Special to The Daily Record//May 14, 2018
By Special to The Daily Record
//May 14, 2018
Assistant General Counsel
Maryland Commission on Civil Rights
As an attorney specializing in civil rights, Terrence J. Artis has taken on numerous cases.
One he is particularly proud of involved two disabled condominium residents who won the right to have a special key to facilitate travel to the condo clubhouse as a reasonable accommodation in fair housing. The decision, Artis said, opened the door to other rulings for special accommodations for individuals with disabilities, including a blind tenant who needed a seeing eye dog on the property and a person who needed a special parking space.
“In each instance, the burden is on the housing provider, not the resident, to show the request is unreasonable,” Artis said. The initial case, he added, “positively affects many areas because it can help foster a more diverse society.
“…The goal of most civil-rights law is integration, breaking down of barriers,” he said.
Artis is past president of the Heritage Crossing Resident Association, in west Baltimore, and still serves on association committees – walking the neighborhood once or twice a week with a police officer as a member of the Citizens on Patrol Committee, for example.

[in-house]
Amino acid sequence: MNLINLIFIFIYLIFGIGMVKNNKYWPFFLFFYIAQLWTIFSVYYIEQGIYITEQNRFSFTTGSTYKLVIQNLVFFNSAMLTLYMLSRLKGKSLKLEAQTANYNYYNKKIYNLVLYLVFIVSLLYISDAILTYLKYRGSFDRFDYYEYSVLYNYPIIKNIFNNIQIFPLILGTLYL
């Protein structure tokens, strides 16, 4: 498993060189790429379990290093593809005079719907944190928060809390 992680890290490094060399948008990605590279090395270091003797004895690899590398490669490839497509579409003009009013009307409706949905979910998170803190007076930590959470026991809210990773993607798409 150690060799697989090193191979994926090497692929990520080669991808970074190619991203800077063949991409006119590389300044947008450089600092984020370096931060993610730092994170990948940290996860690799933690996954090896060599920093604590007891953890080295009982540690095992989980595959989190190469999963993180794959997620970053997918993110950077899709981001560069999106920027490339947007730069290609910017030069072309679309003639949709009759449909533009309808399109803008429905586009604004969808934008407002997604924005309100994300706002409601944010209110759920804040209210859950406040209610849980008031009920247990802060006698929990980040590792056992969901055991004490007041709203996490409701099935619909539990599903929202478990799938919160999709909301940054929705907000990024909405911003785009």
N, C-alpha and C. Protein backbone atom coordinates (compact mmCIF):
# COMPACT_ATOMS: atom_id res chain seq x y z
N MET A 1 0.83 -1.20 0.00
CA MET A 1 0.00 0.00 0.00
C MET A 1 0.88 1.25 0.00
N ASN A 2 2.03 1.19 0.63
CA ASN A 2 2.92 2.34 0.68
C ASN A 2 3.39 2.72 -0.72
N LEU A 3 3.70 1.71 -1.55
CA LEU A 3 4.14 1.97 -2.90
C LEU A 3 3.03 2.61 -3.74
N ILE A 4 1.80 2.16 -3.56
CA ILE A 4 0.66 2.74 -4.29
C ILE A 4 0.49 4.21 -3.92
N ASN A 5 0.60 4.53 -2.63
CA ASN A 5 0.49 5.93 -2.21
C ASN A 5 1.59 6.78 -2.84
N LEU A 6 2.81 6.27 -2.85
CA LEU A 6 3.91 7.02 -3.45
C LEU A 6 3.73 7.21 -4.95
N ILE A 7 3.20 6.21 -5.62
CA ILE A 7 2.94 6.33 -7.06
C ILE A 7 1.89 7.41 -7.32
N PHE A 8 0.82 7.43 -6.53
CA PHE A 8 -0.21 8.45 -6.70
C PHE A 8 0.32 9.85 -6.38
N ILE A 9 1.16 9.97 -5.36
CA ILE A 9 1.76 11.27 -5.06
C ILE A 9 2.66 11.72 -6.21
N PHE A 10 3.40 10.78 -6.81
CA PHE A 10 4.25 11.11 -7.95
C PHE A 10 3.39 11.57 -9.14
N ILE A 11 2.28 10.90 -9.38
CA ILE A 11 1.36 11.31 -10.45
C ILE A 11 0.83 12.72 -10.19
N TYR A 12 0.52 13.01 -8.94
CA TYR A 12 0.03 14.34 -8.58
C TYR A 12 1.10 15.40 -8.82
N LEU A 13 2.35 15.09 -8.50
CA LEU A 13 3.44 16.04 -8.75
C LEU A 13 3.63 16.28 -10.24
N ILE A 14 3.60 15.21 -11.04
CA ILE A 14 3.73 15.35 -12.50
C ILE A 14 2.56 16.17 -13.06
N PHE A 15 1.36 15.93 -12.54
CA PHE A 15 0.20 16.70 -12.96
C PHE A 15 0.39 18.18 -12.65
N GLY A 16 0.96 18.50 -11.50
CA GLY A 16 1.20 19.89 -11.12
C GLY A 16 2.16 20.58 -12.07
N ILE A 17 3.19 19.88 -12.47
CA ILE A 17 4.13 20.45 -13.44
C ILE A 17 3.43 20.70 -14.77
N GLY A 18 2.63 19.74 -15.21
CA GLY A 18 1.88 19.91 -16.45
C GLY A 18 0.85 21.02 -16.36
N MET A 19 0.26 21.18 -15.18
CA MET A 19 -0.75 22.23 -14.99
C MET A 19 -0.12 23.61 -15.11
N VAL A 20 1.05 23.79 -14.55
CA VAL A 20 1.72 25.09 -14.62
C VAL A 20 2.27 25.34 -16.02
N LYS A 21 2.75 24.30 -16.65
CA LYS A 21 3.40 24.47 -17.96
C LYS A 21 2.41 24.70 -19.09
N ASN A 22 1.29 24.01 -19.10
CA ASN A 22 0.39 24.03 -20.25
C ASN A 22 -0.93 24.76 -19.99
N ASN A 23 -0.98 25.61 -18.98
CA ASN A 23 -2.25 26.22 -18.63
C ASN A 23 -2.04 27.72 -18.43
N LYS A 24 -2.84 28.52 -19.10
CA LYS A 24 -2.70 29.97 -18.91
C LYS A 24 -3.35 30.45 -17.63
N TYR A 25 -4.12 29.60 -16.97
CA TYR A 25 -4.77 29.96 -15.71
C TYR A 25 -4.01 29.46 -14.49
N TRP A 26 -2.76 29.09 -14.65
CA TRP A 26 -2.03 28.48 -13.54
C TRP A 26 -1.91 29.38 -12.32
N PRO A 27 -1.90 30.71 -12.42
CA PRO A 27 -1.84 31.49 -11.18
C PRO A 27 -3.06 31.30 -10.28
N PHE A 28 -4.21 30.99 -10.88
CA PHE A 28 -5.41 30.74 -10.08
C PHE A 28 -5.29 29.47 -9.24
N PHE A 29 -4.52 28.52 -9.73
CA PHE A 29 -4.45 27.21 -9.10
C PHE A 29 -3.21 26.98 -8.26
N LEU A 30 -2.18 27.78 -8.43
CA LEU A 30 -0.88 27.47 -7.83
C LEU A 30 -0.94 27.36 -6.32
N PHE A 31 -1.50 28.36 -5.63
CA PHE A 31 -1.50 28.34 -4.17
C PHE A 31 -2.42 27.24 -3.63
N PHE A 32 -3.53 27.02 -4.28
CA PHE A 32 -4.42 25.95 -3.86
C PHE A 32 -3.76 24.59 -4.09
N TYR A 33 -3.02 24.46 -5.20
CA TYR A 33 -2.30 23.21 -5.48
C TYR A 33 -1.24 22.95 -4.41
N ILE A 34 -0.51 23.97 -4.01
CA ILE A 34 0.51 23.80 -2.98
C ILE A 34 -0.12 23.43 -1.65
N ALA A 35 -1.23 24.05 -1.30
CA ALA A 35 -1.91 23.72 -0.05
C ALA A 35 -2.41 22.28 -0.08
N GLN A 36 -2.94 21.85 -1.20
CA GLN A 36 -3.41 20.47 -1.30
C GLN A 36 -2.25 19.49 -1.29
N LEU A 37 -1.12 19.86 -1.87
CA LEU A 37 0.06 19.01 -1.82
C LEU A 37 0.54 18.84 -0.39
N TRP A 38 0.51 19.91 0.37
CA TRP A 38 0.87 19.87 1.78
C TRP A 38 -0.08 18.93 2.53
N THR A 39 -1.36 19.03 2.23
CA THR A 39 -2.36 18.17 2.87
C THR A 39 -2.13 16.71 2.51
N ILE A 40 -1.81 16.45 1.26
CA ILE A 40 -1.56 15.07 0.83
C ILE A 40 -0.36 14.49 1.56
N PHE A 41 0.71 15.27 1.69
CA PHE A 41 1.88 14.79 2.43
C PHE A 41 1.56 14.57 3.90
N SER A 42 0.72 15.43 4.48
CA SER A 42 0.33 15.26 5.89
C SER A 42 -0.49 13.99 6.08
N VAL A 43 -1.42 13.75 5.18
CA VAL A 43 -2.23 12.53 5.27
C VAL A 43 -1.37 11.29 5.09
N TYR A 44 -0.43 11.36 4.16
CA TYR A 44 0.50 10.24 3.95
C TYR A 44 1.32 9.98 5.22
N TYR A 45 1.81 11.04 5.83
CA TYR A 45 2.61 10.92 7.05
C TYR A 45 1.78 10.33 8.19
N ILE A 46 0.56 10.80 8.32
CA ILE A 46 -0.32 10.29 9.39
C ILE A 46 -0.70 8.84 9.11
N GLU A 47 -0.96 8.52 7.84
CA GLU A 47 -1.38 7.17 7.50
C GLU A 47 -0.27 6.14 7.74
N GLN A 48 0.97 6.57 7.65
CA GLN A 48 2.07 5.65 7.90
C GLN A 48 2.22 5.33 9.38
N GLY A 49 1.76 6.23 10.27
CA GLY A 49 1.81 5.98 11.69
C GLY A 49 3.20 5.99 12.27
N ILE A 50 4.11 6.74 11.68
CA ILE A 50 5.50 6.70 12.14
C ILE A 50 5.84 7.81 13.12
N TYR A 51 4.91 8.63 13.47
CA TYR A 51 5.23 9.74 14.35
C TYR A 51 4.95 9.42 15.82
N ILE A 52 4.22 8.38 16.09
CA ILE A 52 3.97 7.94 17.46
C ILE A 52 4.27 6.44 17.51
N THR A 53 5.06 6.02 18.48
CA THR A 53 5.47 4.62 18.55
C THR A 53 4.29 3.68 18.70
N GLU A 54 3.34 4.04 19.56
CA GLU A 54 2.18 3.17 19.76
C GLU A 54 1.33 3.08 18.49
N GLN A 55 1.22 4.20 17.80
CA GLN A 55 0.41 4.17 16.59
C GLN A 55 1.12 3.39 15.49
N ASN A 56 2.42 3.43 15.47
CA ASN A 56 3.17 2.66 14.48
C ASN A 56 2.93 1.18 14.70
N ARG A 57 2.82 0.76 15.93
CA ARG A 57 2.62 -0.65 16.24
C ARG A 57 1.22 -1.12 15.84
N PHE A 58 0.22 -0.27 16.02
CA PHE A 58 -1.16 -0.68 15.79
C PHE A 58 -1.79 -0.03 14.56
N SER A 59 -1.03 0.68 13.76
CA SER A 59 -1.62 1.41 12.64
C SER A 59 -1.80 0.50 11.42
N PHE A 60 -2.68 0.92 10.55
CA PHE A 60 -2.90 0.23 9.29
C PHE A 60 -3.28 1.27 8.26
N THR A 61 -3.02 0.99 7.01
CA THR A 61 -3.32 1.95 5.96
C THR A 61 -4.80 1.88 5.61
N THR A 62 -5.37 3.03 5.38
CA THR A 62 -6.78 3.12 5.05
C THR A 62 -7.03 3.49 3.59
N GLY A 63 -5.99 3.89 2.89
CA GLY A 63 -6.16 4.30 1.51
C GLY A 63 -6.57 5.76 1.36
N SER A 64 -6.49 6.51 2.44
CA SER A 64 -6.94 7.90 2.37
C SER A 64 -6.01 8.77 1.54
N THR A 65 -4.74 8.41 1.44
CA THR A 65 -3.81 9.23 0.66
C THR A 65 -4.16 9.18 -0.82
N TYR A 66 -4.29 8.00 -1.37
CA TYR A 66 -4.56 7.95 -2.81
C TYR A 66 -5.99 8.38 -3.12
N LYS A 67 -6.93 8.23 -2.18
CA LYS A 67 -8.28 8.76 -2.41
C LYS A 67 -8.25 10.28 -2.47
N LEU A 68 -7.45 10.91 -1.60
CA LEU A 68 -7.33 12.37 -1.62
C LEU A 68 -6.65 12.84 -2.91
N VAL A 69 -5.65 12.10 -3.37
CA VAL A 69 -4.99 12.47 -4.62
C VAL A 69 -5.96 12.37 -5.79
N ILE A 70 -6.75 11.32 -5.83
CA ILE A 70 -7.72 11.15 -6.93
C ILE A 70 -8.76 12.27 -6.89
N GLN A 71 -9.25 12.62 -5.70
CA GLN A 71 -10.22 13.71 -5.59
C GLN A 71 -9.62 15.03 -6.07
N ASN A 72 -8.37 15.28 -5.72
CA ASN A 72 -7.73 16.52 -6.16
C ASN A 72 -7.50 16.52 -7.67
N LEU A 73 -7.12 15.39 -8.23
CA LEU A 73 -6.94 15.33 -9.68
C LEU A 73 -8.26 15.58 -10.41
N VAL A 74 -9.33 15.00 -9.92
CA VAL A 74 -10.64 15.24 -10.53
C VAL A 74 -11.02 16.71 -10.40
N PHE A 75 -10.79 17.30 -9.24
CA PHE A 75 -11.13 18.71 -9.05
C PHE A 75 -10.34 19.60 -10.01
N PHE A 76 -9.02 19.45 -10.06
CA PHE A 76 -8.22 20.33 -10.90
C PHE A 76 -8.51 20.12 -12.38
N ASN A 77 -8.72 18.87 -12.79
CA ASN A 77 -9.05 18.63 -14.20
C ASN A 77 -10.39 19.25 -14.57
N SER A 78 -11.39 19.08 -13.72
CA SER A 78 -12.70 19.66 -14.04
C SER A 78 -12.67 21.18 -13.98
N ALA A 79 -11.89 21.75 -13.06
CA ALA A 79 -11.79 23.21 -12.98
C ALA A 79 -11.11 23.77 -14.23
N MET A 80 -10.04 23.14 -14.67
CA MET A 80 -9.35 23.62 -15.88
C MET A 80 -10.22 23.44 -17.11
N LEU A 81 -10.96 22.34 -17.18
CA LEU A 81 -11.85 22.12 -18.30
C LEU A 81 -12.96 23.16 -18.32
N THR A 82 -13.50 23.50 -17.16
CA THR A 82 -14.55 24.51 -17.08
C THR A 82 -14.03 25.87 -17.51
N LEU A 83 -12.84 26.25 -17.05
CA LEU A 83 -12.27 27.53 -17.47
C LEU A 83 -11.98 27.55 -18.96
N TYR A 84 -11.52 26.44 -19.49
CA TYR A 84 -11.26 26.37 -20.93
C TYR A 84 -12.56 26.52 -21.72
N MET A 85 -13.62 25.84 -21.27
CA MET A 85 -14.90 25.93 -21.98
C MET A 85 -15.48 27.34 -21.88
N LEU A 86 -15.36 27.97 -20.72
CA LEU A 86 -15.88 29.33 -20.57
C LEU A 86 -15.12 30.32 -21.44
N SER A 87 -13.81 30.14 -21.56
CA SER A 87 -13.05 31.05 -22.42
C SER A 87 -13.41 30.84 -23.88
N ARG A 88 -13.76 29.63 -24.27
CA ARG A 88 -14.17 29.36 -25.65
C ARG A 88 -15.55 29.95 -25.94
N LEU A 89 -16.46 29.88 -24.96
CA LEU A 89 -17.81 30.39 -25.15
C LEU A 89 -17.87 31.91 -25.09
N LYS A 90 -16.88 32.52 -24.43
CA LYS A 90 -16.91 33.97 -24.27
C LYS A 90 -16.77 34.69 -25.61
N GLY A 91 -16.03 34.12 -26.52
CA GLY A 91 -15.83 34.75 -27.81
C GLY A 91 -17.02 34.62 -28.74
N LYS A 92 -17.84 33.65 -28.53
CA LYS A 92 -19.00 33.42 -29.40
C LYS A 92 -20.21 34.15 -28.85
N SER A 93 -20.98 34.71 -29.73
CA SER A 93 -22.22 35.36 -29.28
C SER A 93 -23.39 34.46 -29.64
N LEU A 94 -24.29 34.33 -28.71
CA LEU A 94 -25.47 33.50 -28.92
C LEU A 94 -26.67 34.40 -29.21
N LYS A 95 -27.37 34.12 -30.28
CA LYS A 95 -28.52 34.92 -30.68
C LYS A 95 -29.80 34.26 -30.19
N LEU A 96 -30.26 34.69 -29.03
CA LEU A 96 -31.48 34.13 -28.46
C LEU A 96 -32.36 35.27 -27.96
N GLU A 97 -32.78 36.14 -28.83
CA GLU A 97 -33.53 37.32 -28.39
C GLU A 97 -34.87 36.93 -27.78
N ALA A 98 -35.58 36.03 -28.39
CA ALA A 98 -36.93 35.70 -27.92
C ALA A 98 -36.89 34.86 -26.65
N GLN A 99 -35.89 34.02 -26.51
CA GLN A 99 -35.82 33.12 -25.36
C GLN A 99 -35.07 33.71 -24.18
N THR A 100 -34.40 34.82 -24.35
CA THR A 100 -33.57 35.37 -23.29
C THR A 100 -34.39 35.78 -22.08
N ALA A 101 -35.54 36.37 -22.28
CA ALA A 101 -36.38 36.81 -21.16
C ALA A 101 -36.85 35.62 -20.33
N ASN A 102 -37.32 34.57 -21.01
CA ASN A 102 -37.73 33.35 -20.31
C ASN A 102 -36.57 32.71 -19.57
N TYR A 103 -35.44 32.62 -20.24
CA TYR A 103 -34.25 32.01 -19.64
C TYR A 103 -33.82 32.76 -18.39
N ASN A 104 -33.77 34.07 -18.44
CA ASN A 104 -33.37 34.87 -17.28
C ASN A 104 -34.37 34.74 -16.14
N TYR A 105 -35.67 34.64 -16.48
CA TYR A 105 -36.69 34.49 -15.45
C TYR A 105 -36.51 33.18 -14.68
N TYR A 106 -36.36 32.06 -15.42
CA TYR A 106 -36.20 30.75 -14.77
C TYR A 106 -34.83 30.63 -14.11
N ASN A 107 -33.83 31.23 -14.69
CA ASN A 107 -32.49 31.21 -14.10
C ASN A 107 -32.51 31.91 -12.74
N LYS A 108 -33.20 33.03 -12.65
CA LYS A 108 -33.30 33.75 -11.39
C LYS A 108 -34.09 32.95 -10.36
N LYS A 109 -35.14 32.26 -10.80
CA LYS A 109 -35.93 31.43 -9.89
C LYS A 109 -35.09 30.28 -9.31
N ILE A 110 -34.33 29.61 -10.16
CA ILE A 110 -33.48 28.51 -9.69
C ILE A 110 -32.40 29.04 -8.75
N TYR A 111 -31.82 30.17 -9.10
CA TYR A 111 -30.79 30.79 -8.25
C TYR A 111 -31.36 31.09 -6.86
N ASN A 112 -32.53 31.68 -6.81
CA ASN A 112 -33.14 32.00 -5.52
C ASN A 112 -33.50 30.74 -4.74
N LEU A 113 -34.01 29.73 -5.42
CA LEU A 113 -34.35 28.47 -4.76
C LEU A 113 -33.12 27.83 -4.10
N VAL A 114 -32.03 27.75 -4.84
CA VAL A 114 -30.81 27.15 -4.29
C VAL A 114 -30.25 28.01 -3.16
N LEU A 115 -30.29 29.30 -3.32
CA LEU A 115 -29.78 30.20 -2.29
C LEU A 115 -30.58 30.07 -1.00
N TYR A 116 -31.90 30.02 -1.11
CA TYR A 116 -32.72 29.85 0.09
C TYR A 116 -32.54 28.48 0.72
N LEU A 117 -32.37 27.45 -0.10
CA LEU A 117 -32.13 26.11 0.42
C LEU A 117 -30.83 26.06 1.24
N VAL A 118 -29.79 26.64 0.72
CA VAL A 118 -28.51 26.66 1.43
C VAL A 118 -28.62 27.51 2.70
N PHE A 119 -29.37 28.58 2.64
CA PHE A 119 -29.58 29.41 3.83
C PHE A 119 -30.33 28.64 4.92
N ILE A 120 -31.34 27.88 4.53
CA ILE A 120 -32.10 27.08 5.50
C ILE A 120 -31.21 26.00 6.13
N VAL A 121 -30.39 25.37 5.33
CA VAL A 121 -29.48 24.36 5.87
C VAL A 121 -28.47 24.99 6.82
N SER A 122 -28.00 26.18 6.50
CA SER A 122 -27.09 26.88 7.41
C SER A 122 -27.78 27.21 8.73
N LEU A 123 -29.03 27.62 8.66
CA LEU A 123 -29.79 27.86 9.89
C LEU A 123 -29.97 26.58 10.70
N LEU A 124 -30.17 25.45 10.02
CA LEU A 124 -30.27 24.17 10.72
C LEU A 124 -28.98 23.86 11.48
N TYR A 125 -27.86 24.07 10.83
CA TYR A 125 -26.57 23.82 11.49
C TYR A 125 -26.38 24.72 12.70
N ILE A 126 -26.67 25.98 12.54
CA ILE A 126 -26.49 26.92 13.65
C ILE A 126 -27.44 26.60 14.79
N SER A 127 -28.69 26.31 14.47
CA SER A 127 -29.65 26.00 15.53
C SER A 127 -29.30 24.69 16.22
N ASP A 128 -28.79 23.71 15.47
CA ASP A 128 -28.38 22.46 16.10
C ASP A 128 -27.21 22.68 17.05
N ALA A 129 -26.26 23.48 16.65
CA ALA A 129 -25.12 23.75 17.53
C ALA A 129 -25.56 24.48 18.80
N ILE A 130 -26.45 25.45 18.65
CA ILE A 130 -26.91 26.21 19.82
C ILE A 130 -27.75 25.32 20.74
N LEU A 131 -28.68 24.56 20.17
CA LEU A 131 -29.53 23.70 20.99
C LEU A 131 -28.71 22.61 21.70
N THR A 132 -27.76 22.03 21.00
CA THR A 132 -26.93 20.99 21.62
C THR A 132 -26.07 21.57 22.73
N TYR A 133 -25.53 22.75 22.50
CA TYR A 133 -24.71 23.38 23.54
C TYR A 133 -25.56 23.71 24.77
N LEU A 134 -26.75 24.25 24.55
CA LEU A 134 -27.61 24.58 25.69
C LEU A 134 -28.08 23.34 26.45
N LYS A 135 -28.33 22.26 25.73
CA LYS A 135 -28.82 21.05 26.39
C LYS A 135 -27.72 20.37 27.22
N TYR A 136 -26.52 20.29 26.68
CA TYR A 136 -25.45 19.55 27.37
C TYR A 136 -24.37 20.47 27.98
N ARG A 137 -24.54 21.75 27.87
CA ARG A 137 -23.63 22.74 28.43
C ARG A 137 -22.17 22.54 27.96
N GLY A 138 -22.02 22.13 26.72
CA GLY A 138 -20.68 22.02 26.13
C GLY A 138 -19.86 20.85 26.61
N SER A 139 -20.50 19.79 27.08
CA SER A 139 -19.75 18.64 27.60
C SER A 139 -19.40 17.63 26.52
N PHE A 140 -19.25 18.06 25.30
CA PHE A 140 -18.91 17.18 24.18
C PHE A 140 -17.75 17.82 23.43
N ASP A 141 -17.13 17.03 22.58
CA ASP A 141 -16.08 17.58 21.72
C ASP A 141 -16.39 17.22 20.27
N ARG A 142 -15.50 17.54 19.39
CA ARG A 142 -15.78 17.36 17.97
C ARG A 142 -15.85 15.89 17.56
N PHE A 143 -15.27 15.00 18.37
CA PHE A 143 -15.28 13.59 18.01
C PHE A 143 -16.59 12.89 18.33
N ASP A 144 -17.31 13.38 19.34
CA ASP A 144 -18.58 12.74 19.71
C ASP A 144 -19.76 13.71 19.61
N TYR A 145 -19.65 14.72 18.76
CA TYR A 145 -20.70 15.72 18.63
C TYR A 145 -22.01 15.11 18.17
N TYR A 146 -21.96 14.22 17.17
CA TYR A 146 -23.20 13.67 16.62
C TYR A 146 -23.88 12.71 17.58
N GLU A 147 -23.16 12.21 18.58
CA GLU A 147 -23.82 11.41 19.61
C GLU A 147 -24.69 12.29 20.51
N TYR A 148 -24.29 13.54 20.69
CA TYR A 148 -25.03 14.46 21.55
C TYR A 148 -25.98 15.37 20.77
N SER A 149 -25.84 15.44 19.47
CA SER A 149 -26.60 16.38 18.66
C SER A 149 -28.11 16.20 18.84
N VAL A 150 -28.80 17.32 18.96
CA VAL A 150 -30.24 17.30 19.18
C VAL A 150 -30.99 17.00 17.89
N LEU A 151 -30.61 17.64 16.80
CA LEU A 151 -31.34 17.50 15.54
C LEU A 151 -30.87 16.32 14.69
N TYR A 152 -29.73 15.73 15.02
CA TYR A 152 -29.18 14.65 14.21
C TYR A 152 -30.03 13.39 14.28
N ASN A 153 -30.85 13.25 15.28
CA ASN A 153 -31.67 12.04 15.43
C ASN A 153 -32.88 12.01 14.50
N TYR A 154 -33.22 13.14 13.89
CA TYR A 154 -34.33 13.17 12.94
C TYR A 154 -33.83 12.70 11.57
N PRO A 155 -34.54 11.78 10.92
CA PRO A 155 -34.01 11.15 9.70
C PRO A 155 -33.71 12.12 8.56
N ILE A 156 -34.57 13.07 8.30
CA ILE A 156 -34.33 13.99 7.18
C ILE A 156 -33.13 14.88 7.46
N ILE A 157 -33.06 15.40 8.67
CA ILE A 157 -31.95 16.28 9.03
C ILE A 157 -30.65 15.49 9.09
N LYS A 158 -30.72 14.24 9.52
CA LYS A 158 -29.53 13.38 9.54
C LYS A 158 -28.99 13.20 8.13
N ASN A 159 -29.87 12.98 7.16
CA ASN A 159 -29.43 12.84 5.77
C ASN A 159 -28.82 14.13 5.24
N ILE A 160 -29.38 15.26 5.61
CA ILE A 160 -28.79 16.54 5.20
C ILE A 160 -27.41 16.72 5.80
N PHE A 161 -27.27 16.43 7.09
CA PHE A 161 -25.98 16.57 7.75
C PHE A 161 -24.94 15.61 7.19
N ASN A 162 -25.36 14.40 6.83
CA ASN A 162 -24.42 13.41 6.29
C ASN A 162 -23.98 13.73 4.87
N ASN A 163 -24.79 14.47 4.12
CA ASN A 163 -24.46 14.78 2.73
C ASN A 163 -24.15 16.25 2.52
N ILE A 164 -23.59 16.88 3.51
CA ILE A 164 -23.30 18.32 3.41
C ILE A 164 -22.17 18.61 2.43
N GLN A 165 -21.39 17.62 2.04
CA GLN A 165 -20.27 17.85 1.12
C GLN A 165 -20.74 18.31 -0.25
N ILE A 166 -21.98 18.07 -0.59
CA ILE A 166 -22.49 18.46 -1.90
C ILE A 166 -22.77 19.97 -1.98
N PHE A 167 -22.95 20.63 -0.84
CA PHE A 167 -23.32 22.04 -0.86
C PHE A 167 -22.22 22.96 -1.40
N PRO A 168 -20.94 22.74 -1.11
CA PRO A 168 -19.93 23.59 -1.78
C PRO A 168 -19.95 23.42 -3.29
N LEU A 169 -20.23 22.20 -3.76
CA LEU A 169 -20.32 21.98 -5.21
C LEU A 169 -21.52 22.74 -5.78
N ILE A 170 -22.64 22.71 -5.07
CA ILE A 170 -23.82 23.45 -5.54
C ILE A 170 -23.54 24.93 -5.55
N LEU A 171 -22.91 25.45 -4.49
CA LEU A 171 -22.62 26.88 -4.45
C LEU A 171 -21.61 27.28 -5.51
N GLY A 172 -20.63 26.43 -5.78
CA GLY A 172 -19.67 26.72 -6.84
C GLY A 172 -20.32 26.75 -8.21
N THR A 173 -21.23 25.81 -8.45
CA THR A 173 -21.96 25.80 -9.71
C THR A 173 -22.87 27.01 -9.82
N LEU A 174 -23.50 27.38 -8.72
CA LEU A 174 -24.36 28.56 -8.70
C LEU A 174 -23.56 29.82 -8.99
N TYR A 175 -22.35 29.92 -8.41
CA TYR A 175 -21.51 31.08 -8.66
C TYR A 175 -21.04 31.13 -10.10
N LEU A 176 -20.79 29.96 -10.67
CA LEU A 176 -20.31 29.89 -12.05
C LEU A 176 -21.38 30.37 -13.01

He has been a pro-bono attorney with Maryland Volunteers Lawyers Service for three years, providing legal representation to low-income Baltimore residents. He also does pro-bono work for several churches in Cecil and Harford counties.
State Del. Charles Sydnor, who has known Artis since they were both judicial clerks at the Circuit Court for Baltimore City, described Artis as “someone constantly seeking to make this world better through service,” both as an attorney and a volunteer.
Artis’ supervisor on the commission, Glendora C. Hughes, praised Artis’ performance in litigation research, opinions and staff advice, and noted he has conducted workshops on discrimination across the state.
She described his dedication to both the legal profession and to community service as admirable – “despite not being a native of Maryland.”